Mystery Short Stories: Ellery Queen & Betty Fedora

reading, apple

photo: Greg Myers, creative commons license

The September/October 2016 issue of Ellery Queen Mystery Magazine is the one picked to be the 75th anniversary issue in the year-long celebration of the publication’s staying power and popularity. The precise date of the first issue in 1941 is unknown, but it was fall, in a rather bleak time in history, with World War II raging and uncertainty everywhere. Three-quarters of a century later, EQMM still challenges and entertains!

Betty Fedora, by contrast, is a new mystery/crime publication, dubbed “kickass women in crime fiction.” Issue 3 arrived recently and contains a story of mine, “Breadcrumbs,” with the kickass woman in question a Michigan state trooper hoping to protect a young woman hiding from her abusive husband. She fears he’s tracked her down.

Here are some of my favorite stories from these two magazines—writers I hope to read more from:

  • reading, beach

    photo: El Coleccionista de Instantes Fotografía & Video, creative commons license

    Linda Barnes’s EQMM story, “The Way They Do It in Boston” has great energy and atmosphere. She’s the author of 17 novels and has collected numerous award nominations.

  • “The Specialty of the House” by Stanley Ellin—his first published story—is reprinted from the 1948 issue of EQMM. Ellin was a novelist whose books were adapted for the screen, big and small. He was foremost a master of the short story, and this is “one of the most famous crime stories ever published.”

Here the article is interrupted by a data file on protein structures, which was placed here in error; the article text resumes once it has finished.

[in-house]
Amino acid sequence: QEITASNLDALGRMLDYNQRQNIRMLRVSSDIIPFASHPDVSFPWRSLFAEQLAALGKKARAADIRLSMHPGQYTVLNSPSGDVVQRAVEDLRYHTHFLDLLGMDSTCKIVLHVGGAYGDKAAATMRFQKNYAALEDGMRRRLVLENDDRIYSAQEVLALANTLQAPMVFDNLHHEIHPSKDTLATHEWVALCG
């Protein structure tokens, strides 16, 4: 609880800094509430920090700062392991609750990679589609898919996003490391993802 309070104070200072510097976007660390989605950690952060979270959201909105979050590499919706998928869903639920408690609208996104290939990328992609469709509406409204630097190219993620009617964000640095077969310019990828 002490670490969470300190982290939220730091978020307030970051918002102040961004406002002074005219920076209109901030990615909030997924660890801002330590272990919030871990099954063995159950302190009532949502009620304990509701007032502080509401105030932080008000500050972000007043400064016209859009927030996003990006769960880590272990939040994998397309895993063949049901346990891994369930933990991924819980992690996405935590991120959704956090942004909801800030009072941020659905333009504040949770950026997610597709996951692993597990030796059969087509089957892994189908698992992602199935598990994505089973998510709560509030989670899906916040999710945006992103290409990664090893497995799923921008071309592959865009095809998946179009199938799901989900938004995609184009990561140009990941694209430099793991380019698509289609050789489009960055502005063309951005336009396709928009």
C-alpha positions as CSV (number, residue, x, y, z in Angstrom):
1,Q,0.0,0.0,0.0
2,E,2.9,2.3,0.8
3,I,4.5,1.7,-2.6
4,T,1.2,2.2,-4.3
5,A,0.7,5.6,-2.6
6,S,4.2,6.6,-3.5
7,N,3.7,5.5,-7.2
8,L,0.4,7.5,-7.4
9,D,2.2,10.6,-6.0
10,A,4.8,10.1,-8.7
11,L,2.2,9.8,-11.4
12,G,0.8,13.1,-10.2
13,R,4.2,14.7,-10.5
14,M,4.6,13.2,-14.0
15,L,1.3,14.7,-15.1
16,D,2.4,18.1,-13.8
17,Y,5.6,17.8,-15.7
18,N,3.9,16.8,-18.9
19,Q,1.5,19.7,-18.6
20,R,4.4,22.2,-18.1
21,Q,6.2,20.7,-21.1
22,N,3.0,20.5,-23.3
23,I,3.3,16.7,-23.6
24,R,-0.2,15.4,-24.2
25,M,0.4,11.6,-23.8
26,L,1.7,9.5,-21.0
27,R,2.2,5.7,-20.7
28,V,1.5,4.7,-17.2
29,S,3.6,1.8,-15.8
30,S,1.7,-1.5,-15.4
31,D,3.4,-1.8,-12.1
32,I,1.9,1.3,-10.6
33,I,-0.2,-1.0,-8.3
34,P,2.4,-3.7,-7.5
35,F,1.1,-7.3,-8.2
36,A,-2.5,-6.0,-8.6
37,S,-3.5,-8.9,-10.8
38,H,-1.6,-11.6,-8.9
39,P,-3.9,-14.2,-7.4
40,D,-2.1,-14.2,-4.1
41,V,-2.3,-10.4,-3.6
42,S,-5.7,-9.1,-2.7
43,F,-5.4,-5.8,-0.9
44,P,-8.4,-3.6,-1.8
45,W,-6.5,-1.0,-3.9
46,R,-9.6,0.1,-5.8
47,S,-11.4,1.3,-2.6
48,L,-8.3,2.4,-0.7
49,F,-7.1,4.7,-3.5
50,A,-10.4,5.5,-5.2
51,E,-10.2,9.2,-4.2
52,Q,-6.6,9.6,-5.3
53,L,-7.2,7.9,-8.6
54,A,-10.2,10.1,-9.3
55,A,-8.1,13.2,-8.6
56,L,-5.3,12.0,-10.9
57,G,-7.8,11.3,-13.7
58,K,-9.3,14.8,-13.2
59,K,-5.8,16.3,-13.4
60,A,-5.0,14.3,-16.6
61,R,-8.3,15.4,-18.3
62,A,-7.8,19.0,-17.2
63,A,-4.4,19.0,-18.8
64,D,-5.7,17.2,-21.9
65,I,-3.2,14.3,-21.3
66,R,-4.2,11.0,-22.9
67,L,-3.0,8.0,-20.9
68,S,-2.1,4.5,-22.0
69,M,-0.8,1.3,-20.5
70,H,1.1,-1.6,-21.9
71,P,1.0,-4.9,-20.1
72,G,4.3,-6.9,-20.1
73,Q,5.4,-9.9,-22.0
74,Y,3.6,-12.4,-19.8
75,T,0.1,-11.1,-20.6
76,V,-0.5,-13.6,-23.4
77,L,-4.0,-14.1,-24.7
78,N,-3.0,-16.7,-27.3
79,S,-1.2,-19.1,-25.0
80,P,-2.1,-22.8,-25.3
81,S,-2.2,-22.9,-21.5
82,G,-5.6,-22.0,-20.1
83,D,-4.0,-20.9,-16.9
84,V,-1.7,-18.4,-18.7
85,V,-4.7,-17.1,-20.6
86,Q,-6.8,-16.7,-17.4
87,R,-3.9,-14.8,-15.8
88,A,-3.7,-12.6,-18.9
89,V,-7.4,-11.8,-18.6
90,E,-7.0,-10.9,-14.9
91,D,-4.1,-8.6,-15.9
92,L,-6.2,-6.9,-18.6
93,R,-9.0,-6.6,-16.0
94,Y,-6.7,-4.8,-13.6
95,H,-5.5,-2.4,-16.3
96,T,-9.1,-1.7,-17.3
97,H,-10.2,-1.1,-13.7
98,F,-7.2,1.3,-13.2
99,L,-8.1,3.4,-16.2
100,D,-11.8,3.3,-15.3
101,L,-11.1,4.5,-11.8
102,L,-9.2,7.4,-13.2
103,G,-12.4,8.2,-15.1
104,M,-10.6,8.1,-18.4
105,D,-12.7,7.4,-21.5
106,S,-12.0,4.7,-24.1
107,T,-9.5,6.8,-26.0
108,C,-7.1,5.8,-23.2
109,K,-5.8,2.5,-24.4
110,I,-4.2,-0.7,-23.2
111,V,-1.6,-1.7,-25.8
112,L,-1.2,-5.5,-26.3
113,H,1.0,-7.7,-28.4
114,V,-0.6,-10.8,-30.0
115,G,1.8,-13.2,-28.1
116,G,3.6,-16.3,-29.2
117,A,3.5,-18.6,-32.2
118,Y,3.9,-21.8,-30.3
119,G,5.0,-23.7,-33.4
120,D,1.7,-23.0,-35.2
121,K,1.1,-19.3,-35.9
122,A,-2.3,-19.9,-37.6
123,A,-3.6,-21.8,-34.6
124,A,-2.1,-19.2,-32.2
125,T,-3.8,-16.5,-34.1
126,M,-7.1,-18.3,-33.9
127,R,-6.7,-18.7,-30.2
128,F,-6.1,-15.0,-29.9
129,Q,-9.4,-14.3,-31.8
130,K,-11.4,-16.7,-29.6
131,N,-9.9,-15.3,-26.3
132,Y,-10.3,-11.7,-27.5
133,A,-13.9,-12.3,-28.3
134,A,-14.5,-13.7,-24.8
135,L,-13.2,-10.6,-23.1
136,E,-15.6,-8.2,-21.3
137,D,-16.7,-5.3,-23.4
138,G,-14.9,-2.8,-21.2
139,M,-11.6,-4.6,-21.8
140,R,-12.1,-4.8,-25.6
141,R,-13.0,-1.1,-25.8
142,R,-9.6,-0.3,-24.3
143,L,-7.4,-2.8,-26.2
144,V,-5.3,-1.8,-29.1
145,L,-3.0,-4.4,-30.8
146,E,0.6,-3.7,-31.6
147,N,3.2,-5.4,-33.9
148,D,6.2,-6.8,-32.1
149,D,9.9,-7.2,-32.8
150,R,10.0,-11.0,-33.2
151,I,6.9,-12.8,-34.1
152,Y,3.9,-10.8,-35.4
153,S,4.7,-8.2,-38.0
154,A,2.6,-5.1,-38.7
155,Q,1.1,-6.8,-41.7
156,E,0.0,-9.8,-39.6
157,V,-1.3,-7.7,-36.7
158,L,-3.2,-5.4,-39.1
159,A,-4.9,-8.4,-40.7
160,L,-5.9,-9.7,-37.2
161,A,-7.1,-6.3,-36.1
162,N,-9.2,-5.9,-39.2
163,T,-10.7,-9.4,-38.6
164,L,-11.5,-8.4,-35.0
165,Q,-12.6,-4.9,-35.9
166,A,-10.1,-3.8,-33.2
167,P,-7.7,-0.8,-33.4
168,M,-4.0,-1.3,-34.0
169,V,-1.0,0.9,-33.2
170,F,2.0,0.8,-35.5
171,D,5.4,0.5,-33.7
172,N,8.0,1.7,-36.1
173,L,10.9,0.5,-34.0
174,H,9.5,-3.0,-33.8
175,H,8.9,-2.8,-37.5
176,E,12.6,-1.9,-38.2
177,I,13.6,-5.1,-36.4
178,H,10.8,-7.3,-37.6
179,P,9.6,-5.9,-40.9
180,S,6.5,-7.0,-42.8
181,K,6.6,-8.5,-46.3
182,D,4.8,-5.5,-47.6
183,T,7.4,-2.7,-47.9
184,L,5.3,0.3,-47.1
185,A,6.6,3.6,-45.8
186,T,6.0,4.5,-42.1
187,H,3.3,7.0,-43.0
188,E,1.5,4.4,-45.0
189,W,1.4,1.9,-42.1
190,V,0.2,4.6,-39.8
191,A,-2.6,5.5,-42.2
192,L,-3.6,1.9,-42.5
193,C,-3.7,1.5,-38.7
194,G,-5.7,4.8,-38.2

• In this issue, perennial EQMM reader favorite (mine, too!) Dave Zeltserman’s a.i. assistant Archie helps not his detective Julius Katz this time, but Katz’s sister Julia elude a determined assassin.
  • Preston Lang’s Betty Fedora story, “The Sign,” is a tale of double-double-crosses, launched by a decades-old sign in a seedy Manhattan bar that reads “Hardtack Coghlan doesn’t pay for a drink.” Has the real Hardtack finally walked in?
  • Office speculation runs high about the true identity of dishy Rudy in the Louisa Barnes story, “Her Colours.” Rudy, she says, had “a gift for insubstantiality.” While the women fixated on him, was there really a spy in their midst?
  • Colleen Quinn’s story poses Betty Fedora readers an intriguing problem. In “The Game of Six Brothers,” when the groomsmen at a wedding discover one of the bridesmaids is a private investigator, they challenge her to figure out which of them is a murderer. And she can ask each of them only one very important question.

Read and enjoy!